The current Catechism of the Catholic Church also propagates animal welfare. Section 2415 states: “Use of the mineral, vegetable, and animal resources of the universe cannot be divorced from respect for moral imperatives. Man’s dominion over inanimate and other living beings granted by the Creator is not absolute; it is limited by concern for the quality of life of his neighbor, including generations to come; it requires a religious respect for the integrity of creation.” Other sections also speak about compassion towards animals, including sections 2416-18 and 2457. While the Catechism also sanctions eating meat, given the way the agribusiness obtains meat, it’s difficult, perhaps impossible, to reconcile the two instructions.

In a 2002 book-length interview titled God and the World, Cardinal Ratzinger, who became Pope Benedict XVI, reflects the Catechism when declaring, “Certainly, a sort of industrial use of creatures, so that geese are fed in such a way as to produce as large a liver as possible, or hens live so packed together that they become just caricatures of birds, this degrading of living creatures to a commodity seems to me in fact to contradict the relationship of mutuality that comes across in the Bible.”

Christian Scripture and Jesus adamantly support and command helping those in need. For a few example verses, 1 John states, “But if anyone has the world’s goods and sees his brother in need, yet closes his heart against him, how does God’s love abide in him? Little children, let us not love in word or talk but in deed and in truth (1 John 3:17-18). Romans 12:13 stresses, “Share with the Lord’s people who are in need. Practice hospitality.” As Jesus encapsulates this when he states, “For I was hungry and you gave me food, and I was thirsty and you gave me drink. I was a stranger and you took me in” (Matthew 25:35). This list of verses exemplifies an overarching point; we’re supposed to care for the poor and hungry. If everyone practiced a vegetarian diet, giving grains and crops directly to humans instead to animals for slaughter, we could feed a much greater quantity of people. Researching these ideas is just as important as knowing the verses — it all ties together.

Christianity stresses caring for our bodies as well. 1 Corinthians 3:17 declares, “Do you not know that your bodies are temples of the Holy Spirit, who is in you, whom you have received from God? You are not your own.” One can pair this with 1 Corinthians 3:17, which reminds us that, “If anyone destroys God’s temple, God will destroy that person; for God’s temple is sacred, and you together are that temple.” Therefore, we’re supposed to maintain our well-being as best as possible. The Academy of Nutrition and Dietetics has explained the health benefits of eating a well-rounded vegetarian diet, including a lowered risk of diabetes, obesity, and cancer. Therefore, vegetarianism allows us to protect G-d’s temples.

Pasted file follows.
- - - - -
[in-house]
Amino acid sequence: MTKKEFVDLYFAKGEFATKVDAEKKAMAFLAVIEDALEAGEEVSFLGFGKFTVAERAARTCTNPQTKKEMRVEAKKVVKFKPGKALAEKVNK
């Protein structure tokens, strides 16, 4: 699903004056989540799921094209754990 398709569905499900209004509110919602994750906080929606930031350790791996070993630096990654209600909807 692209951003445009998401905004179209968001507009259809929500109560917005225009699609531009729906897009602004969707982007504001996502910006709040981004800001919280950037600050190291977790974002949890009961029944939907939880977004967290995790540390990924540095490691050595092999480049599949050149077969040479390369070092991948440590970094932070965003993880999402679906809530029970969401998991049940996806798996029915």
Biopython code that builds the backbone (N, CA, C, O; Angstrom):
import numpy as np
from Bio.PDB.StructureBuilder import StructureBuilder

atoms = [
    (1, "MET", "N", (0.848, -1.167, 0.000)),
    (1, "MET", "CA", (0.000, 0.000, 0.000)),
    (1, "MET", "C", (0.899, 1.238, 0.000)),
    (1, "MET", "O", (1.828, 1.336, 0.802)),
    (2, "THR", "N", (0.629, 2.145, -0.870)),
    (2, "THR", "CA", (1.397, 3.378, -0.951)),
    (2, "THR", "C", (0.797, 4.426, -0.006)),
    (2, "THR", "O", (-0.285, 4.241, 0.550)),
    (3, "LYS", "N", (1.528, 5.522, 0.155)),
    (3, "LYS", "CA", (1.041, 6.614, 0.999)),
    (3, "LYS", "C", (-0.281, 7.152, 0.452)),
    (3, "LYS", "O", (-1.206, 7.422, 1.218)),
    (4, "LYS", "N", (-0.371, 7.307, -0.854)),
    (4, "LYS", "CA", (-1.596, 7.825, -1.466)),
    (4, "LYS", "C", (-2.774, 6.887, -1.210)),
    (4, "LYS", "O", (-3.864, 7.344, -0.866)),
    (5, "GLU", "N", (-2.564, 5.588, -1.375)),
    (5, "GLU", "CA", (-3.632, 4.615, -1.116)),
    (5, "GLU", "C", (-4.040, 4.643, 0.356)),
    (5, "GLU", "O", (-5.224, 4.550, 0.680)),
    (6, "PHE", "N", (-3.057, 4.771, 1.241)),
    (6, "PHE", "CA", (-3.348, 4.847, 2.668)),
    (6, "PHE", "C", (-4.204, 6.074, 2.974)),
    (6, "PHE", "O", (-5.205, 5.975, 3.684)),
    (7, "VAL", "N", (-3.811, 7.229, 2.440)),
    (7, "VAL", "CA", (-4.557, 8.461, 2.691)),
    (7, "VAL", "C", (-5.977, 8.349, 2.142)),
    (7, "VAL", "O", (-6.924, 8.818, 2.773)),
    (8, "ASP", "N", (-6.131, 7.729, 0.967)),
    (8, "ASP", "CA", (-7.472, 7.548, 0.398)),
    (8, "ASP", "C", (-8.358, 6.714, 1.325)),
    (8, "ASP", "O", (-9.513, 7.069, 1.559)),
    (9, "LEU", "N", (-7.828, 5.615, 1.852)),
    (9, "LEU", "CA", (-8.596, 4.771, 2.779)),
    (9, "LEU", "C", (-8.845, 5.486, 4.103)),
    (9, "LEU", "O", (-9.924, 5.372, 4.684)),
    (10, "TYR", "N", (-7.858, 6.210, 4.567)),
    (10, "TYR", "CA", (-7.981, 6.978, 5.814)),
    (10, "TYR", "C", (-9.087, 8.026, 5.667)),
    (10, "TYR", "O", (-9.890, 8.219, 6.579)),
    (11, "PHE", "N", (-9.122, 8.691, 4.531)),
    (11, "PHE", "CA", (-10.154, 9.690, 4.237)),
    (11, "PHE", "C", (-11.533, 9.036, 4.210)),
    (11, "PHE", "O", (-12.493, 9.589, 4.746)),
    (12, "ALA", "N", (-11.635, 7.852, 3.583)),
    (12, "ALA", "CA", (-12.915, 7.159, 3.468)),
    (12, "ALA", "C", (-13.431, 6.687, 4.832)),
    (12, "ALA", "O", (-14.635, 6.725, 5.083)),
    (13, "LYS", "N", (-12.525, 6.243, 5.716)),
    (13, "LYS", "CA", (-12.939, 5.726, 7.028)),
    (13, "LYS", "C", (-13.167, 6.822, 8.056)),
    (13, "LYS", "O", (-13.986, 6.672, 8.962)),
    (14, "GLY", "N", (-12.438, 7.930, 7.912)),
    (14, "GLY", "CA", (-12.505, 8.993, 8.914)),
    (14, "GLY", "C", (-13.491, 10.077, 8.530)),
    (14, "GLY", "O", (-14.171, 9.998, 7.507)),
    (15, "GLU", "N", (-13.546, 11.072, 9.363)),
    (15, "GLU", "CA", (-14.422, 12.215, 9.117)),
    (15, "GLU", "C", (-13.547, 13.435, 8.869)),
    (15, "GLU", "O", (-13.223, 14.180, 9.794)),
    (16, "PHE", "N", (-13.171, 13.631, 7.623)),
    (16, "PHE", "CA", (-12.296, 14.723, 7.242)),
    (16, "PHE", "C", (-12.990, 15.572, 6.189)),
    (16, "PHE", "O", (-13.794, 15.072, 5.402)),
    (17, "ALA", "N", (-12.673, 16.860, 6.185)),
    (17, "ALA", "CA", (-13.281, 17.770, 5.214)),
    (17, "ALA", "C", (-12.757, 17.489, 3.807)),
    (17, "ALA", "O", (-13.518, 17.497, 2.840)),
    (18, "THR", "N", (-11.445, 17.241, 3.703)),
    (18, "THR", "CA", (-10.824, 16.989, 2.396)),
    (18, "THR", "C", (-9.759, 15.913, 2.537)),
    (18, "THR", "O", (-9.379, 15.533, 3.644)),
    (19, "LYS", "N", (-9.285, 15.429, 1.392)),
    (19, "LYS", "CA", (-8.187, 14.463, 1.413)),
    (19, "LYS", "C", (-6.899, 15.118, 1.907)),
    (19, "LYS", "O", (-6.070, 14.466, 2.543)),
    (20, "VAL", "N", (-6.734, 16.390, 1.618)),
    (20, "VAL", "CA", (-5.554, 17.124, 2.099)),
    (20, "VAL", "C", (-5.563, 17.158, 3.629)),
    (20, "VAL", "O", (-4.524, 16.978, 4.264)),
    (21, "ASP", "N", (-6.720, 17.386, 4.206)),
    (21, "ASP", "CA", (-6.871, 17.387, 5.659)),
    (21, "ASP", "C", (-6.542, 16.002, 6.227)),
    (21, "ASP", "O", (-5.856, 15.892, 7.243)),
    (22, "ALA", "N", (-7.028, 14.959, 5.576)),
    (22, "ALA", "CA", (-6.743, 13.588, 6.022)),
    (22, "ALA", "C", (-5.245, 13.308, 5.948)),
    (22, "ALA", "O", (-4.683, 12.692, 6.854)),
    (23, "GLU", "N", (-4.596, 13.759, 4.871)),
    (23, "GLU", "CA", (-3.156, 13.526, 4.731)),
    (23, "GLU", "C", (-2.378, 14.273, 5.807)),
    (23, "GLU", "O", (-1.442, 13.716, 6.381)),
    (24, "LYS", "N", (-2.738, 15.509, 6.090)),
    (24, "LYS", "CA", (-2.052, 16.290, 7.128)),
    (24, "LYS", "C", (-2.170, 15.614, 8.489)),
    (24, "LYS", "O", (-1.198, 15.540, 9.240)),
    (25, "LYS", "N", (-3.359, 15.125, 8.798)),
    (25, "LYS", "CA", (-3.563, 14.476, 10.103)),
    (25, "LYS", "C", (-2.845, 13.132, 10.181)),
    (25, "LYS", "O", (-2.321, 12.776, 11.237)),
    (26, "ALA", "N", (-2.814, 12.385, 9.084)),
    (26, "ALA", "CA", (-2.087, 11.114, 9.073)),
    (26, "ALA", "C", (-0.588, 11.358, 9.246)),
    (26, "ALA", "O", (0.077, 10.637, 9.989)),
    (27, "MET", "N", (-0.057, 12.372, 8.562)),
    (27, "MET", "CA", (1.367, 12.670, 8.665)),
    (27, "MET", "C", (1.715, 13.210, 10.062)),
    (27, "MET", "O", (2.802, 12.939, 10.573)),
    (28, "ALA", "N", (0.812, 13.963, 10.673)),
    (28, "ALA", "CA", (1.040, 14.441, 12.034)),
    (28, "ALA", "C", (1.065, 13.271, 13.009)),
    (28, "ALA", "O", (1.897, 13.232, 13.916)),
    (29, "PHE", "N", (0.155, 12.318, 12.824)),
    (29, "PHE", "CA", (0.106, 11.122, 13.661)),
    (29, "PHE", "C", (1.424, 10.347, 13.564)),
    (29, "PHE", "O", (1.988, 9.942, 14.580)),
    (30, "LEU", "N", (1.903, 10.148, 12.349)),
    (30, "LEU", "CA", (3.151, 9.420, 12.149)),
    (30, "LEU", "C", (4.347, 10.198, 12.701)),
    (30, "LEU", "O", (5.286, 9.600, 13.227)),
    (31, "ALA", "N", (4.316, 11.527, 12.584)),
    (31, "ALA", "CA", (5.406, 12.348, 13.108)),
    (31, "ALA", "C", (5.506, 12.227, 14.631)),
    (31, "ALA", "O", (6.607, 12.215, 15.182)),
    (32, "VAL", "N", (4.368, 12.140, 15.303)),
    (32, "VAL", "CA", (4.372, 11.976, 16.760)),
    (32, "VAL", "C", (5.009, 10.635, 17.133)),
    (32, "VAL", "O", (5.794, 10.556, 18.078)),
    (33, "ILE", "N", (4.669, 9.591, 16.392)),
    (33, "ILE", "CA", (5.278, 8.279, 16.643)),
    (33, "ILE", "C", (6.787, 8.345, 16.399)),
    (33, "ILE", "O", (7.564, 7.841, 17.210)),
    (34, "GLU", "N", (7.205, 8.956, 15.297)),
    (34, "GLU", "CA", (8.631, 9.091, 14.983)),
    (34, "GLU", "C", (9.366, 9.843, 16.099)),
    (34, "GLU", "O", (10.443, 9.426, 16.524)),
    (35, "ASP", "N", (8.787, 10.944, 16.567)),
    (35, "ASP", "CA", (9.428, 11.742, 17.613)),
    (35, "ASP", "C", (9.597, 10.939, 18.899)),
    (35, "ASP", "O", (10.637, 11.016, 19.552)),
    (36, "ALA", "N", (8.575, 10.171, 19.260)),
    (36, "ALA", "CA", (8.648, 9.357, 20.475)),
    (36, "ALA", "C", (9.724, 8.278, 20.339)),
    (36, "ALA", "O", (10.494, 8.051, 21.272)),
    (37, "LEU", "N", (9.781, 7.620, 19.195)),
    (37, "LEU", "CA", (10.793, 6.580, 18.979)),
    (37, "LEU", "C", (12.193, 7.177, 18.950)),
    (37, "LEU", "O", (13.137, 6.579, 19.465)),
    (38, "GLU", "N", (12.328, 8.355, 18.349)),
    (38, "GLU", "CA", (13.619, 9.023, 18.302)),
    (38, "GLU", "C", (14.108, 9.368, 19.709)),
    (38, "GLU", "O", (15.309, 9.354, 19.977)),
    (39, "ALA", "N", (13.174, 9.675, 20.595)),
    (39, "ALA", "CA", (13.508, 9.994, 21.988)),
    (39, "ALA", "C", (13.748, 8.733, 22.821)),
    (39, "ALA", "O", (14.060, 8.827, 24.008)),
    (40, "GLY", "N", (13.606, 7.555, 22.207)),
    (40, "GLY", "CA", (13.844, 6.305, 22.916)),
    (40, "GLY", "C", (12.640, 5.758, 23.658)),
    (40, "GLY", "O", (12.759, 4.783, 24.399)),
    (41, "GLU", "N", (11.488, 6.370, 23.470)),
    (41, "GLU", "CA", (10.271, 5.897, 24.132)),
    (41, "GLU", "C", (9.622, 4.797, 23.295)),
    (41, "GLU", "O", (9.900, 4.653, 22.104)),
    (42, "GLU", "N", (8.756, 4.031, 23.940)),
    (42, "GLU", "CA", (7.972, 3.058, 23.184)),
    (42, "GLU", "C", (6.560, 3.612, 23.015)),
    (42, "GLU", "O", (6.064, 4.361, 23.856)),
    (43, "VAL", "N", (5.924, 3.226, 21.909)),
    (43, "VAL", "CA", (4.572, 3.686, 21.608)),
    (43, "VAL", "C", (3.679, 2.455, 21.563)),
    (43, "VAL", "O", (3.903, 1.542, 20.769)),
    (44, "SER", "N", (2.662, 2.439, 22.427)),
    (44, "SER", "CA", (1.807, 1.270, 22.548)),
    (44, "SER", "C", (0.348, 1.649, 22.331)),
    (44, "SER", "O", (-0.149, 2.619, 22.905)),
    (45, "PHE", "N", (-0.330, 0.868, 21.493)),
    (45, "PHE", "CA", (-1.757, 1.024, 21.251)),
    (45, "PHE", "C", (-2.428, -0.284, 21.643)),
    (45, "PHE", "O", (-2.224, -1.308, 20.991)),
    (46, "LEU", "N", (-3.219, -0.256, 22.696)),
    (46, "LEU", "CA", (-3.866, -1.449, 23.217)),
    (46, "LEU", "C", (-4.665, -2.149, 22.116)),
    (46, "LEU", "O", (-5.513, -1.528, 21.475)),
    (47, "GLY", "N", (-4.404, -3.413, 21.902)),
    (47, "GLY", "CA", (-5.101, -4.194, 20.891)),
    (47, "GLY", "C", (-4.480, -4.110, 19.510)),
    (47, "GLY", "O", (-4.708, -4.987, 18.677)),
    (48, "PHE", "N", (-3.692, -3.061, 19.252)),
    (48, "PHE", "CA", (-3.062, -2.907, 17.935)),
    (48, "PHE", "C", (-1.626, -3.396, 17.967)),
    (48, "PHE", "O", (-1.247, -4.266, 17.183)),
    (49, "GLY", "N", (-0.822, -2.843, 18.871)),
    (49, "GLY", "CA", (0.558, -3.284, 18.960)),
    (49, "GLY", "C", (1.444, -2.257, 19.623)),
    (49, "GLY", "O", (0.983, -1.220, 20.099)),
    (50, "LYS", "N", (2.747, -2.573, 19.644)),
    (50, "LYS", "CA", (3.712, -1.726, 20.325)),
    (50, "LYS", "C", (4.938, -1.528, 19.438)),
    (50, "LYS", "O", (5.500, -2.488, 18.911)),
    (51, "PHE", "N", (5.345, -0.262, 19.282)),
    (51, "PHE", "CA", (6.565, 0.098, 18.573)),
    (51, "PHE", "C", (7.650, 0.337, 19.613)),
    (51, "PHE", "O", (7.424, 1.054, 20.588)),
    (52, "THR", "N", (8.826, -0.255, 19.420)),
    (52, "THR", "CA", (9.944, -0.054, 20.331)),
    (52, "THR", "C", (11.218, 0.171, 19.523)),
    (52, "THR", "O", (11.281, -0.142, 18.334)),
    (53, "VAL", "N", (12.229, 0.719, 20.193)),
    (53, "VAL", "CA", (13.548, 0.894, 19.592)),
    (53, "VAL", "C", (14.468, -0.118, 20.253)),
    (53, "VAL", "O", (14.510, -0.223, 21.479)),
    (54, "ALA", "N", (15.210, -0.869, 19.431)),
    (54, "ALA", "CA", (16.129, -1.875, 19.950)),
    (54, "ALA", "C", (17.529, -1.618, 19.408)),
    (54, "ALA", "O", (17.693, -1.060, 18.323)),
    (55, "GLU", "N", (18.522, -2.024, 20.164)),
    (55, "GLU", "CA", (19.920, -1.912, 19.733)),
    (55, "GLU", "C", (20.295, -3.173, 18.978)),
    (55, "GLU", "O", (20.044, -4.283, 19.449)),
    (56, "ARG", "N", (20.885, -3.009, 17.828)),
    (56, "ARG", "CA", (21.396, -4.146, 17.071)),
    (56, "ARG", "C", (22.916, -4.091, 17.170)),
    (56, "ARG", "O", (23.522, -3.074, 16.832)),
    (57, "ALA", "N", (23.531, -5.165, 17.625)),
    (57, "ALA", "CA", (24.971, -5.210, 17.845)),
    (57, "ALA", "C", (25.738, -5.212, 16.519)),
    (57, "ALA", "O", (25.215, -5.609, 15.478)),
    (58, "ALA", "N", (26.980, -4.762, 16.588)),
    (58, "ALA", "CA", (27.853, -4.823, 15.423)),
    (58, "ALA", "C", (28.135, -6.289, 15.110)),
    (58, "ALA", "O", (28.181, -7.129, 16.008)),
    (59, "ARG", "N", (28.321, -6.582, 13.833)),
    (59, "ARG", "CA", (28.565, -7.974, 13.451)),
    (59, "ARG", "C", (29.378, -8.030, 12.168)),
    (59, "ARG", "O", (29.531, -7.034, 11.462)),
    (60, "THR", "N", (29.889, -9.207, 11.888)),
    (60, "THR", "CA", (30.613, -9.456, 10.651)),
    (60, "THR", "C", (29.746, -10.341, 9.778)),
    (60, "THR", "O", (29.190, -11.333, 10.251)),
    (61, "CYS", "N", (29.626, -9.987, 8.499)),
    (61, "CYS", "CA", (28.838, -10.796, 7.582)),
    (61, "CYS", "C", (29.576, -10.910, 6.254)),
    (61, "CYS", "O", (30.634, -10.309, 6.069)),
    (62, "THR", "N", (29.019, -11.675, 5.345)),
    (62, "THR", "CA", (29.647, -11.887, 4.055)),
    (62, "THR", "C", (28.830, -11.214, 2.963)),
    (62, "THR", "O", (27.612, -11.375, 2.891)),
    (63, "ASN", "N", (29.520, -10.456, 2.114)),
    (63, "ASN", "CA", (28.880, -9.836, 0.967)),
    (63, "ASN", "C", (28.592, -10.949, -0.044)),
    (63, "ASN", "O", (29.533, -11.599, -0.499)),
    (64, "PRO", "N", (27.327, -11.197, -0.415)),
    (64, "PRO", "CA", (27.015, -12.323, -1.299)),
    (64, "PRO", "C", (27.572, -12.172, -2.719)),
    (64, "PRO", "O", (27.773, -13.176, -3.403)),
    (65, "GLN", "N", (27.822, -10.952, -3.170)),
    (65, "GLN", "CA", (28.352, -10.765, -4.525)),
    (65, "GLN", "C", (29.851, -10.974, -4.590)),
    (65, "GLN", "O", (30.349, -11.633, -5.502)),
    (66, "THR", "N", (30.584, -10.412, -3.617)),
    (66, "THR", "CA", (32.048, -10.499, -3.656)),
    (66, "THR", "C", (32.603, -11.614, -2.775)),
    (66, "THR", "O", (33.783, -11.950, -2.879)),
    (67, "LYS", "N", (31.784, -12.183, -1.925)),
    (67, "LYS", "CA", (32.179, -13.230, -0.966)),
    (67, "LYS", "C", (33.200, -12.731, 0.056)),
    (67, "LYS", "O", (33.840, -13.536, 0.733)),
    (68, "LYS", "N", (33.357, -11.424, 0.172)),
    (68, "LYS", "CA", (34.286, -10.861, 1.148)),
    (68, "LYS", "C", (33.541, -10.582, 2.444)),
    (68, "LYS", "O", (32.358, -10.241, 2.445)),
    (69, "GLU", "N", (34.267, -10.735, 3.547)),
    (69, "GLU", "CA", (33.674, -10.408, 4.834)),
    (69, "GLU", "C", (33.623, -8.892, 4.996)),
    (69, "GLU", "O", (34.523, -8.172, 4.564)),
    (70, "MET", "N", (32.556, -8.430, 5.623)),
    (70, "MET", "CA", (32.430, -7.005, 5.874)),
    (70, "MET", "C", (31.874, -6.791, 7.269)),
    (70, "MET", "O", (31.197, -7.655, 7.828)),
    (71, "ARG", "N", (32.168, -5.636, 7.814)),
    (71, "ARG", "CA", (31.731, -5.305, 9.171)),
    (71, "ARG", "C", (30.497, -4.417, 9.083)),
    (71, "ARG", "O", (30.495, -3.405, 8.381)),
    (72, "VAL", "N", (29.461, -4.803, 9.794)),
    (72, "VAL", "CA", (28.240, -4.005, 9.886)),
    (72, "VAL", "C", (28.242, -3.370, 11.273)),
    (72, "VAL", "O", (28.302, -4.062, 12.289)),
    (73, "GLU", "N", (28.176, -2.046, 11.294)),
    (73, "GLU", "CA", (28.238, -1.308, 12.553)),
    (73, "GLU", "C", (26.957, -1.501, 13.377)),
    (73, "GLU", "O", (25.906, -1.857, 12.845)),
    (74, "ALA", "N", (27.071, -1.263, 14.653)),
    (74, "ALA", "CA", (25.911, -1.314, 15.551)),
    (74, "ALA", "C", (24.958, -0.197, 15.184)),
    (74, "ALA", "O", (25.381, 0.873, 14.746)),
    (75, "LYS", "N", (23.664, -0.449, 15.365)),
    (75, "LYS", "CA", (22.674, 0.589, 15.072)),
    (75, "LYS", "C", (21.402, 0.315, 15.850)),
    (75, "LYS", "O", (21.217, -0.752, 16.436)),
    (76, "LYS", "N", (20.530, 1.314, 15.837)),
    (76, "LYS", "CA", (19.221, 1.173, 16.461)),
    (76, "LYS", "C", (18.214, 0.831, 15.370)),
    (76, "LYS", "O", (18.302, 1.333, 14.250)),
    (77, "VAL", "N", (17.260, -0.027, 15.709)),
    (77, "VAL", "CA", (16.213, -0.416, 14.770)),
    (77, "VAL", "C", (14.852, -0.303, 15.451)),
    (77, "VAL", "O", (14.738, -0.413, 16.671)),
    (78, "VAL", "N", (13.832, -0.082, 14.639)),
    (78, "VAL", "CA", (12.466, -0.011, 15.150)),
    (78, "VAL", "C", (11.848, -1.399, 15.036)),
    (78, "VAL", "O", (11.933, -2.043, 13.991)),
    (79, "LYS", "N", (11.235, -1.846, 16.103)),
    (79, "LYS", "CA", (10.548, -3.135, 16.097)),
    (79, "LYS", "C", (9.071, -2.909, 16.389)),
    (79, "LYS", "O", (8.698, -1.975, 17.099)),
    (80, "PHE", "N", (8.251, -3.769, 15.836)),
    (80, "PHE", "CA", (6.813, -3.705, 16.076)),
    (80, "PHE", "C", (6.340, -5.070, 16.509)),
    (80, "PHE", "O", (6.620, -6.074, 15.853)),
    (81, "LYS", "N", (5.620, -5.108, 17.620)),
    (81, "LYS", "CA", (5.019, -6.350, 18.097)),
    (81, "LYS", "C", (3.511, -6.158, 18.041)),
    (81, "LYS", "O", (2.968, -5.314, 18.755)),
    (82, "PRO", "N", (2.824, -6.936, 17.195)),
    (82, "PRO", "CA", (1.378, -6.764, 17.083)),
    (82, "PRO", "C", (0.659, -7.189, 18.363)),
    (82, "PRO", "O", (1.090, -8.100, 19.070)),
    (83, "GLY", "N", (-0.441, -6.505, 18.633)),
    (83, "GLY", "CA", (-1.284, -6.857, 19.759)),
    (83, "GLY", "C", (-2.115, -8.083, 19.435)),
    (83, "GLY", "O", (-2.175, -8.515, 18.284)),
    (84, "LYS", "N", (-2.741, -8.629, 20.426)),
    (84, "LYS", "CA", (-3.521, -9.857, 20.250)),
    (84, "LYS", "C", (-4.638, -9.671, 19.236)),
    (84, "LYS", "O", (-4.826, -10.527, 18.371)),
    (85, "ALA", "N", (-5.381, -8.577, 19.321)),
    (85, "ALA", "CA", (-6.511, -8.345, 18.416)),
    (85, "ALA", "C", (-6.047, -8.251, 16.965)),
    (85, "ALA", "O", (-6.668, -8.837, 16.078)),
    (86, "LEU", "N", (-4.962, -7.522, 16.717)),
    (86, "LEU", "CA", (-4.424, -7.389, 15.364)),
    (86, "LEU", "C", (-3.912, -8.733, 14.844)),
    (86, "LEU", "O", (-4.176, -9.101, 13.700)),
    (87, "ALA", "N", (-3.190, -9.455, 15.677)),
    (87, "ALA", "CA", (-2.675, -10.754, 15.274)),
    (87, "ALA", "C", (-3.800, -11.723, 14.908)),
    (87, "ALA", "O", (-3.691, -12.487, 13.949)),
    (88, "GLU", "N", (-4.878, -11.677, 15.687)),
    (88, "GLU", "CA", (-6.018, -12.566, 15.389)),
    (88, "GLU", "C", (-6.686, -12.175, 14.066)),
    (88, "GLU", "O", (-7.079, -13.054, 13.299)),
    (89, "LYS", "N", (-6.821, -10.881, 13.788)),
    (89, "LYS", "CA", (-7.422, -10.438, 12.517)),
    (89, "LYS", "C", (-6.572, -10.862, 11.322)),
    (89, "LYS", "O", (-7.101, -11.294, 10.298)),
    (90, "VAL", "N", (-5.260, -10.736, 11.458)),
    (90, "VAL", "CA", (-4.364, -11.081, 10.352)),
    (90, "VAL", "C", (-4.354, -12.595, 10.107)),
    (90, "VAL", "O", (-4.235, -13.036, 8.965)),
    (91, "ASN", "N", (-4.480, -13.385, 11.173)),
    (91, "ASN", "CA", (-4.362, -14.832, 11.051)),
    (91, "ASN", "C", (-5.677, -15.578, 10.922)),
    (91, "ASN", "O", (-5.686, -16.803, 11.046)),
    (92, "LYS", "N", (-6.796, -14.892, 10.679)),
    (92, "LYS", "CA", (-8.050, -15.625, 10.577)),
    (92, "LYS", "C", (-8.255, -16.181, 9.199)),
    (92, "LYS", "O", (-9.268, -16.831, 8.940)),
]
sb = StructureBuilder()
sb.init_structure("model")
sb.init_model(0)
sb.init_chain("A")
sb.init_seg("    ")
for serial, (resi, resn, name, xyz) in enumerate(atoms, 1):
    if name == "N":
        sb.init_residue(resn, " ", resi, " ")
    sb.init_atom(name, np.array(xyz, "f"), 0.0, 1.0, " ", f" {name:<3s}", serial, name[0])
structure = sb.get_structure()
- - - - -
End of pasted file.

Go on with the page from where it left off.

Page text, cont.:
Remember the Golden Rule. In Mathew 7:12, Jesus summarizes the most important lesson in the Bible. ”So in everything, do to others what you would have them do to you, for this sums up the Law and the Prophets.” What does G-d ultimately want? According to this, He wants us to treat others as we would want them to treat us. Given the understanding that factory-farmed animals suffer greatly, it seems reasonable to extend this rule, the rule that summarizes our existence, to animals.

All of these are only examples of verses and commentaries supporting vegetarianism or veganism. Aside from those mentioned in this answer, there are numerous other sources easily found on the internet. Just remember to check your facts for accuracy. Factory farms didn’t exist during Biblical times, so we can only piece together existing verses to assume how G-d would have felt about them. While all of these sources offer relevant and interesting information, it’s important to remember that, no matter what, G-d never commands eating meat. At the most, He permits it, but permission does not represent the ideal or necessary. Permission translates to a choice. If we have a choice, why not chose the option that follows the actual commandants of kindness to animals, preserving the environment, maintaining our health, and helping those in need?

If anyone tells you, “But the Bible says we can eat meat!” that’s far from the whole story. You’re engaging in a lifestyle built on compassion and awareness for all of G-d’s creatures: nothing you need to worry about defending.

For more sources, begin by visiting:

Anna Balfanz wrote this piece while interning with The Vegetarian Resource Group.

1 to “How do I respond to religious Christian or Jewish teachers/parents/leaders who question going vegetarian due to biblical verses against it?”

  1. Samantha says:

    Well done, Anna. This is awesome!